Memorabilia familiar to Edmond people today is being preserved and packaged in a steel time capsule that will be on displayed in the lobby of the new public safety center in downtown Edmond until its opened in 50 years. A committee has been collecting items for the time capsule that will be sealed during the opening ceremonies for the new complex at 10 a.m. Oct. 29 in downtown Edmond after a letter from Mayor Charles Lamb and copies of that day's local newspapers are included in the capsule. An electric toothbrush, Legos, a 2014 U.S.

  • Edmond officials approve ban on texting while driving

    By Diana Baldwin Staff writer dbaldwin@oklahoman.com | Updated: Thu, Oct 1, 2015

    Edmond city officials have approved a texting while driving ban that brings the city's laws into line with a state law that goes into effect in November.

  • Got a question about Edmond?

    Diana Baldwin | Updated: Mon, Sep 28, 2015

    Edmond Exchange, a weekly column about what is going on in Edmond finds answers for The Oklahoman and Newsok.com readers. Here is one of the recent questions and answers. Reader Julia Burns asked: Is there ever any discussion by the Edmond council of the unattractive growth of Edmond in recent years? We built a home here in 1971, because of the schools and to bring up our children in a small, safe community. So did many others. I have watched that special community turn into seemingly never-ending sprawl. Where is a leadership that understands the value of the qualities that have been draining away at an ever faster clip? Mayor Charles Lamb answered: Edmond City Council and staff work hard at planning for growth and

  • Edmond housing market up

    Diana Baldwin | Updated: Mon, Sep 28, 2015

    Edmond saw 431 house closing transactions during August. That is up 16 over last year's record numbers, according to local real estate agent Brian Preston's monthly Preston Report. The number of active listings is up 19.49 percent from this time last year. Pending contracts are 649, the exact number of last year, Preston reported. New homes on the market are up 15 percent from this time last year and up 28.8 percent from two years ago. “We are on track for another record year, but sellers will have to watch what they are asking for their house with more competition out there for them,” Preston said. Average price of an Edmond house is $284,138.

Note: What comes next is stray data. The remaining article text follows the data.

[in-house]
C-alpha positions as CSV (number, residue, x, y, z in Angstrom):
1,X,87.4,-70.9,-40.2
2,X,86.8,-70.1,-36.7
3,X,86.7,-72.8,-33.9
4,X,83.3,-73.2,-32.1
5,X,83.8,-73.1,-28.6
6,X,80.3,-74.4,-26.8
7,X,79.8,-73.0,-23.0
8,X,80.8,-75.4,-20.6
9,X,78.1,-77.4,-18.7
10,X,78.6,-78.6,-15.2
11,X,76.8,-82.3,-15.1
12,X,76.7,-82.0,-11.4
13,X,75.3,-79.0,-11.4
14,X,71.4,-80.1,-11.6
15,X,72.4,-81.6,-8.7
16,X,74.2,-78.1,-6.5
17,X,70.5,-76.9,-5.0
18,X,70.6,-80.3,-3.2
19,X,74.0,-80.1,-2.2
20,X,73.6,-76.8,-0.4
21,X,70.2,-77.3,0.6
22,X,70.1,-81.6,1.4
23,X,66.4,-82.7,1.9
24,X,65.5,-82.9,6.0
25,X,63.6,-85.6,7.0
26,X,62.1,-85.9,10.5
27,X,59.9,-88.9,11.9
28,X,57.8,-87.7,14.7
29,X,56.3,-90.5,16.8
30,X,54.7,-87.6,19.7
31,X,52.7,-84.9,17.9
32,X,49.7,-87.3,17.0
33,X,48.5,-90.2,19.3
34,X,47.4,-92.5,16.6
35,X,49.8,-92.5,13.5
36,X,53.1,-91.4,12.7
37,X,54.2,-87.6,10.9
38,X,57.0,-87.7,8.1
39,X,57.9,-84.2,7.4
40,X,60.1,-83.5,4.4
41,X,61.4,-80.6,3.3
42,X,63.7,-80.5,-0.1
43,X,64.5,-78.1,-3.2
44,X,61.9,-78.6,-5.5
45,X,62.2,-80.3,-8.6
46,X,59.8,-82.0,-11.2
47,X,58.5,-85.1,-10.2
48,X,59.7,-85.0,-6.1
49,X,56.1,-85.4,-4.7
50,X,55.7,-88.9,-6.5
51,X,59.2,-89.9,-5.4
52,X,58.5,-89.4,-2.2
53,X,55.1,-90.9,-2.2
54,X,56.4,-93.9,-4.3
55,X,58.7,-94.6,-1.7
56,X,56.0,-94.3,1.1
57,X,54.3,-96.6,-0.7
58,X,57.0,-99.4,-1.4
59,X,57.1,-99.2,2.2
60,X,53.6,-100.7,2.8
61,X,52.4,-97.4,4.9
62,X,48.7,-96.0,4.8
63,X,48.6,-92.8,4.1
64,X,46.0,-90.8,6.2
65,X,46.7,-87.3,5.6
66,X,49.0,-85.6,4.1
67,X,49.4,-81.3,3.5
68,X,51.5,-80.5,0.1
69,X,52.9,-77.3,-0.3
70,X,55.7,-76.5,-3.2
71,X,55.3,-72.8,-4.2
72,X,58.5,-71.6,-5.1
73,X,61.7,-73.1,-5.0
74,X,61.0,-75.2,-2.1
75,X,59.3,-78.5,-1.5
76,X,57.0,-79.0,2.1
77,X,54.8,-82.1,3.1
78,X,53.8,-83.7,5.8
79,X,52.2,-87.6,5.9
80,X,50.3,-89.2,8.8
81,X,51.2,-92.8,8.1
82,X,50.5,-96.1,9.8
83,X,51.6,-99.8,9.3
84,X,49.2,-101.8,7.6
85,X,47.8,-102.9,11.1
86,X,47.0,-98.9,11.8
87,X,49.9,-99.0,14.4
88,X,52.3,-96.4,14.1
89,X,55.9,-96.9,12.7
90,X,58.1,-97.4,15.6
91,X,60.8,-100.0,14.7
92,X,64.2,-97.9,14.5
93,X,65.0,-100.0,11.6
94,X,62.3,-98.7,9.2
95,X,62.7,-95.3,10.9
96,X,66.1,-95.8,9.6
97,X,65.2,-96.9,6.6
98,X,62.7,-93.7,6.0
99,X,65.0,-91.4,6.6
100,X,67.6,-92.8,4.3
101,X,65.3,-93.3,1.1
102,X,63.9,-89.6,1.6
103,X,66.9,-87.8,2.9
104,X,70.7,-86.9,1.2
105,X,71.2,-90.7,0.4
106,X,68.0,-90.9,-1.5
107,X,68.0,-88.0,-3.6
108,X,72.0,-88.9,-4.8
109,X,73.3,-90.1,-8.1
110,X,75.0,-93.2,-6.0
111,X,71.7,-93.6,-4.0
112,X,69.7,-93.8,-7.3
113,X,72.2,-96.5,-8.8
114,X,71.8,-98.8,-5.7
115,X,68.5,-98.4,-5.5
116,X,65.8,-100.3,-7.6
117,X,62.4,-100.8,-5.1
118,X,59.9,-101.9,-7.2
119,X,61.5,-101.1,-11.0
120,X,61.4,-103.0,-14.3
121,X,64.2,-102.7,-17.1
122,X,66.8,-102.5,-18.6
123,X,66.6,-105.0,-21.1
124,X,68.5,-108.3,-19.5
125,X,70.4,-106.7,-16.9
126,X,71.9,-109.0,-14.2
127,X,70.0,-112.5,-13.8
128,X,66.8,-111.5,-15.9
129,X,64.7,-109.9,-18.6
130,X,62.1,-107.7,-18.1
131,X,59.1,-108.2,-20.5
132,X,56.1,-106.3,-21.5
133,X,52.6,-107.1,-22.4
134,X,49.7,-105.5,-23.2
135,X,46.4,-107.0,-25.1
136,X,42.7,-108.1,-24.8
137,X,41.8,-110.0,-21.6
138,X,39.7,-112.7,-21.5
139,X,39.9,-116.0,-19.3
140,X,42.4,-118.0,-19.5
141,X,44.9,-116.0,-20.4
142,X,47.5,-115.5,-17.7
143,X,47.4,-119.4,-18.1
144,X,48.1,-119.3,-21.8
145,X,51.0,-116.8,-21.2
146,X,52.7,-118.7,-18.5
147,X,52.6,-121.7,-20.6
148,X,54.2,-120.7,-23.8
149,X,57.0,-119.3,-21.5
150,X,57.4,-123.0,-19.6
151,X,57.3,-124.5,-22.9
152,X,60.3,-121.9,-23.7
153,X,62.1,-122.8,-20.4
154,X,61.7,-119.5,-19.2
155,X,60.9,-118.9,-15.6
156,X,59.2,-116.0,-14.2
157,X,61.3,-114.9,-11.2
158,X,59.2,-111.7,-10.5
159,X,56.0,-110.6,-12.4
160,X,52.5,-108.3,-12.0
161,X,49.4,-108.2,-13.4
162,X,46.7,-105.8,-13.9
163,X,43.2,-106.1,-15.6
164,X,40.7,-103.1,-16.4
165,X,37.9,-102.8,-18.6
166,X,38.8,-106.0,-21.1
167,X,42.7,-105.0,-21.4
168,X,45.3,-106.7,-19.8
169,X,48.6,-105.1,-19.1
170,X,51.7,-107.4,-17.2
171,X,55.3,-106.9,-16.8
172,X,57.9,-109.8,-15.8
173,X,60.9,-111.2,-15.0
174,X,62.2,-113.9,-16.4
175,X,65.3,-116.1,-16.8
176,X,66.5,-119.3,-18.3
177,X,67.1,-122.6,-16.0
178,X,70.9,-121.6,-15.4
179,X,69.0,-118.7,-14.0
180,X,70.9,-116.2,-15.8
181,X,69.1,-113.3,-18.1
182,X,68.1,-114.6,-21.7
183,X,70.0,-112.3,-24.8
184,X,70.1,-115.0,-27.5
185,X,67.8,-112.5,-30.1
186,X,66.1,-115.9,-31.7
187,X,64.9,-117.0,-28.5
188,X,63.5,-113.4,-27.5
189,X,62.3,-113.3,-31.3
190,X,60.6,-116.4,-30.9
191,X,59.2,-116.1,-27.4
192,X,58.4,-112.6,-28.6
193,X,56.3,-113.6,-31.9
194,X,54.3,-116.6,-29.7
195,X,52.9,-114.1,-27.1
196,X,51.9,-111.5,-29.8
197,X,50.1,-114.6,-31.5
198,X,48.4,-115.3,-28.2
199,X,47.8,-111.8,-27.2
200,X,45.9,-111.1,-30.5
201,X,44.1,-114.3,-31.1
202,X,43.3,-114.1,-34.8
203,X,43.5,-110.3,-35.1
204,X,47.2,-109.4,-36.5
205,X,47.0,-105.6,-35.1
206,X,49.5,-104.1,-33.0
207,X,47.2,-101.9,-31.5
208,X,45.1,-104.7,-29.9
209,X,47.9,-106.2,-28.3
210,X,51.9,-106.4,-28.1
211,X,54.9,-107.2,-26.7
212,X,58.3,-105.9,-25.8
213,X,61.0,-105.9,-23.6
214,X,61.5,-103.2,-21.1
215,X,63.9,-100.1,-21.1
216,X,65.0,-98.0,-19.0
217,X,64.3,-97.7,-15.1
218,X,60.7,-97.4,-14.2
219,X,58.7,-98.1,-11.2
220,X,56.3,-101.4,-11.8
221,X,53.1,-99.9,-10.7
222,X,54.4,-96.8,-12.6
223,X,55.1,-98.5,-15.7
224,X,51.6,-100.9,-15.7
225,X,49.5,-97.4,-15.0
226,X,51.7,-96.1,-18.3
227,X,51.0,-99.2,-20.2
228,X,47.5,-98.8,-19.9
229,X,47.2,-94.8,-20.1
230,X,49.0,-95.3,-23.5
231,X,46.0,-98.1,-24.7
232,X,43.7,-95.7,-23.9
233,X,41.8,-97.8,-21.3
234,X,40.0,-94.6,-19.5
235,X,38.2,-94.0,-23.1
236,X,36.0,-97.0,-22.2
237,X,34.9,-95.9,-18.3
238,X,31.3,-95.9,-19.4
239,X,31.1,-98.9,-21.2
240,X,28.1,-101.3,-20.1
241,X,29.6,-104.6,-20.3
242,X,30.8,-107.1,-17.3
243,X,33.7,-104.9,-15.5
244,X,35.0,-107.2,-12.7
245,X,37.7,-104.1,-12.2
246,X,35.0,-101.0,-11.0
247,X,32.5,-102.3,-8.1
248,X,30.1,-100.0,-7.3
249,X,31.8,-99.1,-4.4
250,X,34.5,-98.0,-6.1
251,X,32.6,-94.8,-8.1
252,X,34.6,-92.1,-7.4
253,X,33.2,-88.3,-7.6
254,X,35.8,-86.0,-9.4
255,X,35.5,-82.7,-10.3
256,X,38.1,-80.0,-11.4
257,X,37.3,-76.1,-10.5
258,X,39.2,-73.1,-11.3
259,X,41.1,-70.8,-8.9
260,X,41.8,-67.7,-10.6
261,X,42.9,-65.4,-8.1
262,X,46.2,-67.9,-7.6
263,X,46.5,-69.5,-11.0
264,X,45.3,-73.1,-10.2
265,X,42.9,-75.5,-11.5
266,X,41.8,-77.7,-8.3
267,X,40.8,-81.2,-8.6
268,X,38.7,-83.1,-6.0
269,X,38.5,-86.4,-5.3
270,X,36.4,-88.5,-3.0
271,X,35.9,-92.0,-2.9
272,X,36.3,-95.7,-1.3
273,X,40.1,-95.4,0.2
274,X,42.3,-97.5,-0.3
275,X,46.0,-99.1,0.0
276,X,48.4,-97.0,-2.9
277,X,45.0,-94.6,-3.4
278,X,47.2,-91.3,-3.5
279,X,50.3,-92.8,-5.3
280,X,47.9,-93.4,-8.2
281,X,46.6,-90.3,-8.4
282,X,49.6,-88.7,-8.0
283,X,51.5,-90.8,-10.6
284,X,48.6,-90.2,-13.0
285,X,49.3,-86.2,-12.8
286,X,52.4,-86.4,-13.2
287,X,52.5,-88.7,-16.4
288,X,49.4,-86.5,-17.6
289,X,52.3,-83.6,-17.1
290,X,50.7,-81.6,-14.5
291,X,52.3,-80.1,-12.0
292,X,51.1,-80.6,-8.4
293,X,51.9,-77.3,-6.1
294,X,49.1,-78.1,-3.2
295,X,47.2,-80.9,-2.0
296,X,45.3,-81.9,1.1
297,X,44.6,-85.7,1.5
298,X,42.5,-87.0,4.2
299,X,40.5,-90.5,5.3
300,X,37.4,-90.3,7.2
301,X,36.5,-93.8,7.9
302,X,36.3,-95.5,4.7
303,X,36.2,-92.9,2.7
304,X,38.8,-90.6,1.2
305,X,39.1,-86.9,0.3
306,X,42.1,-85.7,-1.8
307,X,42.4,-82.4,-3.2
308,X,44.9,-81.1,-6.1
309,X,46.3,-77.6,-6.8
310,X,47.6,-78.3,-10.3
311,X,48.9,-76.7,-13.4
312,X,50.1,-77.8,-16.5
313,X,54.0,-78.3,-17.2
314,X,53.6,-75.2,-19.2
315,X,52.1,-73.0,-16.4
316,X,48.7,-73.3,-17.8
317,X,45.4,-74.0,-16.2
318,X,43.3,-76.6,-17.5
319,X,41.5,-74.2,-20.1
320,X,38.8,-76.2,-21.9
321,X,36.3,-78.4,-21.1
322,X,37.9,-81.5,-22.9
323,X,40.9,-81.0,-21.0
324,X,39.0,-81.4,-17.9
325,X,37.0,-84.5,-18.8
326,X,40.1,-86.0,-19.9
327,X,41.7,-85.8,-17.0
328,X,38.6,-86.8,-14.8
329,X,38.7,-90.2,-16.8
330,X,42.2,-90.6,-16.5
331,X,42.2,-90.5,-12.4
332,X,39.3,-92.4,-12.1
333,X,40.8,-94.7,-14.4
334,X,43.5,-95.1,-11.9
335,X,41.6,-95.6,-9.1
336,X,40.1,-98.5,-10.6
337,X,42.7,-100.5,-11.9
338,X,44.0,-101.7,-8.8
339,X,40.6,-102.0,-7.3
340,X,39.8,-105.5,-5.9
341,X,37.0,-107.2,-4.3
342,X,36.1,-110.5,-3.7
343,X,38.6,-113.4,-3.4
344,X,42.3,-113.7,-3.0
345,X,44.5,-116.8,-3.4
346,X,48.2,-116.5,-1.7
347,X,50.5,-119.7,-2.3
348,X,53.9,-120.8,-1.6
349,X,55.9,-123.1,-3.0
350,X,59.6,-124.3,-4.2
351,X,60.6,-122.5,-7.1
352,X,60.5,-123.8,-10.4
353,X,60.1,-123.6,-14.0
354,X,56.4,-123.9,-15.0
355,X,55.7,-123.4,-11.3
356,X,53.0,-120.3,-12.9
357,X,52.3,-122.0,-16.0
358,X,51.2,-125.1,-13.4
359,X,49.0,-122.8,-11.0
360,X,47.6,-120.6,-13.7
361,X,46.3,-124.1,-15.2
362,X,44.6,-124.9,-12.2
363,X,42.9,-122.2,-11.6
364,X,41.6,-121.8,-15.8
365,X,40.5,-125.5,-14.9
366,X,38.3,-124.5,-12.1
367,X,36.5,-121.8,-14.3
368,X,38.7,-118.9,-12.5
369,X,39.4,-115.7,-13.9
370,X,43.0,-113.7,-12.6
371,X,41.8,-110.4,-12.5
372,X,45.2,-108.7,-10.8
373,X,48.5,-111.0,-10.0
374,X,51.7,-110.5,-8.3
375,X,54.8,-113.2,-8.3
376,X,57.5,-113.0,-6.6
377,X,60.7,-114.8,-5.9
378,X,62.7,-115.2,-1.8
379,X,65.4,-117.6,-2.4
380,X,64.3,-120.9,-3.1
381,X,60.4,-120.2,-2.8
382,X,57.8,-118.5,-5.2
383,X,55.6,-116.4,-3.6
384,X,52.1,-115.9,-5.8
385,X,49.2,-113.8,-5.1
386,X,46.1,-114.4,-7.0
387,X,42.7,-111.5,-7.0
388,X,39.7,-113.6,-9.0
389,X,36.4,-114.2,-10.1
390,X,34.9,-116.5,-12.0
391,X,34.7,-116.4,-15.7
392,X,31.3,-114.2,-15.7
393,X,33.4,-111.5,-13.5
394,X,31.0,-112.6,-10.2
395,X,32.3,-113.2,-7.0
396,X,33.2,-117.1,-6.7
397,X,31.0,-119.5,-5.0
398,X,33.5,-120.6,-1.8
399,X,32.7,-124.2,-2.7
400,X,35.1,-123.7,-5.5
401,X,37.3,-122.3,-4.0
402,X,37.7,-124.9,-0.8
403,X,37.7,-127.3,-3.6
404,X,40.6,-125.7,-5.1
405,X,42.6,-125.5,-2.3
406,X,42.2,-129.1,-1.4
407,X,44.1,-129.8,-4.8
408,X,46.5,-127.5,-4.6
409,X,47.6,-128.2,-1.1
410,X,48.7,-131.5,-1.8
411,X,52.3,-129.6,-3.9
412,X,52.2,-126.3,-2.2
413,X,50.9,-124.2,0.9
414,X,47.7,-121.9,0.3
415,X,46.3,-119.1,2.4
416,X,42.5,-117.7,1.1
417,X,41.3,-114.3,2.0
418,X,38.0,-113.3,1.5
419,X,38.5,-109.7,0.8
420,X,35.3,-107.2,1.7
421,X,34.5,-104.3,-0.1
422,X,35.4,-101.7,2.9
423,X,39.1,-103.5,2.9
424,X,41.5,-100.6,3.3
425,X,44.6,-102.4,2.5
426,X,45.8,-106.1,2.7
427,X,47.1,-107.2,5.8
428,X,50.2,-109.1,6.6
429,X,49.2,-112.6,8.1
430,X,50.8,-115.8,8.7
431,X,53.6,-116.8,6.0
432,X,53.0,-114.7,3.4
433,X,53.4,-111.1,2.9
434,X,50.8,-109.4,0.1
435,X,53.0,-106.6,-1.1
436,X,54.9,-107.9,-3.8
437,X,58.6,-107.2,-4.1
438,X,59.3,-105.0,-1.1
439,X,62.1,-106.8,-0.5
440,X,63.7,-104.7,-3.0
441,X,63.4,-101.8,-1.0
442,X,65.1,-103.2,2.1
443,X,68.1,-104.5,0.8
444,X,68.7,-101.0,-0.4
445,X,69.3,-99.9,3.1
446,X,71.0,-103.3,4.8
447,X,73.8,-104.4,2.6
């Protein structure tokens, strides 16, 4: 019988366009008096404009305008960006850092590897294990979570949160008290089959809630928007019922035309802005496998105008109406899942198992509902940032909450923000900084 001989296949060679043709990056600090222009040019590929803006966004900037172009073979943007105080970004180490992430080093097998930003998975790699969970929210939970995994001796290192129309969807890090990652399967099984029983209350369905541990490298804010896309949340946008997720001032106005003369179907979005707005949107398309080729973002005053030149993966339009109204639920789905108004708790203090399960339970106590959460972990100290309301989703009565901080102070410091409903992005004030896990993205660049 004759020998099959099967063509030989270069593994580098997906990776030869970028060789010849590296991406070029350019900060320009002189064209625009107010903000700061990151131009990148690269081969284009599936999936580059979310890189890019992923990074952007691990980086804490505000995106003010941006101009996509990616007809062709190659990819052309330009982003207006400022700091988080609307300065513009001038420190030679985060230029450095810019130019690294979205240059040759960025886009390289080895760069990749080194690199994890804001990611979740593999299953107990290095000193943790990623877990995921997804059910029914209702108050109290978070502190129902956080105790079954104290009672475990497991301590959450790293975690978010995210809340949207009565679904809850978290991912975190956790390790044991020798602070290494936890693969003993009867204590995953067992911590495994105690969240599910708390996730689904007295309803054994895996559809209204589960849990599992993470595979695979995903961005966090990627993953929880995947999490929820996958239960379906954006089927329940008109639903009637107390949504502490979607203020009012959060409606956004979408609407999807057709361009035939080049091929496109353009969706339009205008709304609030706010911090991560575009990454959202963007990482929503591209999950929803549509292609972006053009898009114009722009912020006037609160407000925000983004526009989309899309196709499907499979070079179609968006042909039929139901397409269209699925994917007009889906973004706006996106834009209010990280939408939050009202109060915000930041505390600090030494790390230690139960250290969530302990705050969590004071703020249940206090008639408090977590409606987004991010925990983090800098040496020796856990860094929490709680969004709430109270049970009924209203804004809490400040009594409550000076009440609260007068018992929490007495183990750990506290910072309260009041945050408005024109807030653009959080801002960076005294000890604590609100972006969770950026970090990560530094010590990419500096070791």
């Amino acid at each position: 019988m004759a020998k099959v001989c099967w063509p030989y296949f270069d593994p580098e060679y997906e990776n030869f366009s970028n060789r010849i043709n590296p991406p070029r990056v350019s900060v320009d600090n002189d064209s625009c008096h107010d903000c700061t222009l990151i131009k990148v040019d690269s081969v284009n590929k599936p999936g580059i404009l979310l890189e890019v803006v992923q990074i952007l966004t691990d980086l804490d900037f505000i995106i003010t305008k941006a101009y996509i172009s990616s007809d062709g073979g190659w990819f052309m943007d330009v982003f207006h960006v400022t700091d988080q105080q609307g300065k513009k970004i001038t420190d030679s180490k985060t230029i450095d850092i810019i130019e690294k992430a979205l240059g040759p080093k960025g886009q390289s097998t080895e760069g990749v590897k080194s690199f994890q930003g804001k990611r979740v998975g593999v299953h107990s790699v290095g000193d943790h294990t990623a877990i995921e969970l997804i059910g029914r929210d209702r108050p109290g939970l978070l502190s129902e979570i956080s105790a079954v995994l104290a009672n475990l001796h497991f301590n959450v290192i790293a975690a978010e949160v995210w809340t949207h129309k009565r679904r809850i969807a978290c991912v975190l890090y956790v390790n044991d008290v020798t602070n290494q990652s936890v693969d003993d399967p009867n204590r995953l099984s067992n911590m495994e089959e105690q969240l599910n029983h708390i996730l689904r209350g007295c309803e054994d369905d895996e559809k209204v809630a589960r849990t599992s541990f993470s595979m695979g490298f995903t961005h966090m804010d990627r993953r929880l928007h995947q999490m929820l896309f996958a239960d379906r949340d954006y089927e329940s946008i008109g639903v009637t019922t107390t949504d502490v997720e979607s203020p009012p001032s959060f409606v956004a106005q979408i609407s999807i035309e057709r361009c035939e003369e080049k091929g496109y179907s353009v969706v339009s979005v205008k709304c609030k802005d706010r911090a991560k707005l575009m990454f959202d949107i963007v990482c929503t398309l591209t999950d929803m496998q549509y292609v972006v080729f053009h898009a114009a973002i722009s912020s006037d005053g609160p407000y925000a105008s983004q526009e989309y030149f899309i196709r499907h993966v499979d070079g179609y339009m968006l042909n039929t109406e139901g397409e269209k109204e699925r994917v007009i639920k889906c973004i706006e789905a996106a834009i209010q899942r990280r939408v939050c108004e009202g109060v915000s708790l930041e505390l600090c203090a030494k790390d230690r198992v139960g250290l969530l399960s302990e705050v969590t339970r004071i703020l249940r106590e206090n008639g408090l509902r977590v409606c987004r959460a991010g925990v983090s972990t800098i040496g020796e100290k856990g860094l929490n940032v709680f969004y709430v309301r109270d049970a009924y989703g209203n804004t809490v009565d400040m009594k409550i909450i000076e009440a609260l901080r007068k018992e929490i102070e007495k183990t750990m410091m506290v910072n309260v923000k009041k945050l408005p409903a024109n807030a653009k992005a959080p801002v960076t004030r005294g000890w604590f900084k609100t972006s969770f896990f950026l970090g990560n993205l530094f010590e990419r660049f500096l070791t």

• Edmond public transportation advances

    Diana Baldwin | Updated: Mon, Sep 28, 2015

    City council members recently approved a memorandum of understanding to create a Central Oklahoma Regional Task Force for the development of a Regional Transit Authority. Councilwoman Elizabeth Waner and Chip Nolan, Edmond's transportation coordinator, will serve on the task force representing Edmond with other participants — Oklahoma City, Norman, Moore, Midwest City and Del City. Edmond will contribute almost $190,000 during the next three fiscal years to the project. This is a long-term project to provide and operate rail transportation to these cities in central Oklahoma.

  • Downtown Edmond get more parking

    Diana Baldwin | Updated: Mon, Sep 28, 2015

    Bids to build 58 new downtown parking spaces are expected to be opened Tuesday. The additional spaces will be built once the new public safety center is completed and opens Oct. 29. The old Chase Bank drive-thru, southwest of First Street and Littler Avenue, has been demolished as part of the public safety center project. Timberlake Construction continues to use the property as a staging area. “The configuration of the new lot will provide for a more efficient use of space for parking,” said City Manager Larry Stevens. “A small outdoor employee patio space just outside the south door of the CityFirst building also will be provided.” Funding to build the parking will come from the

  • West Nile virus reported in Edmond

    Diana Baldwin | Updated: Mon, Sep 28, 2015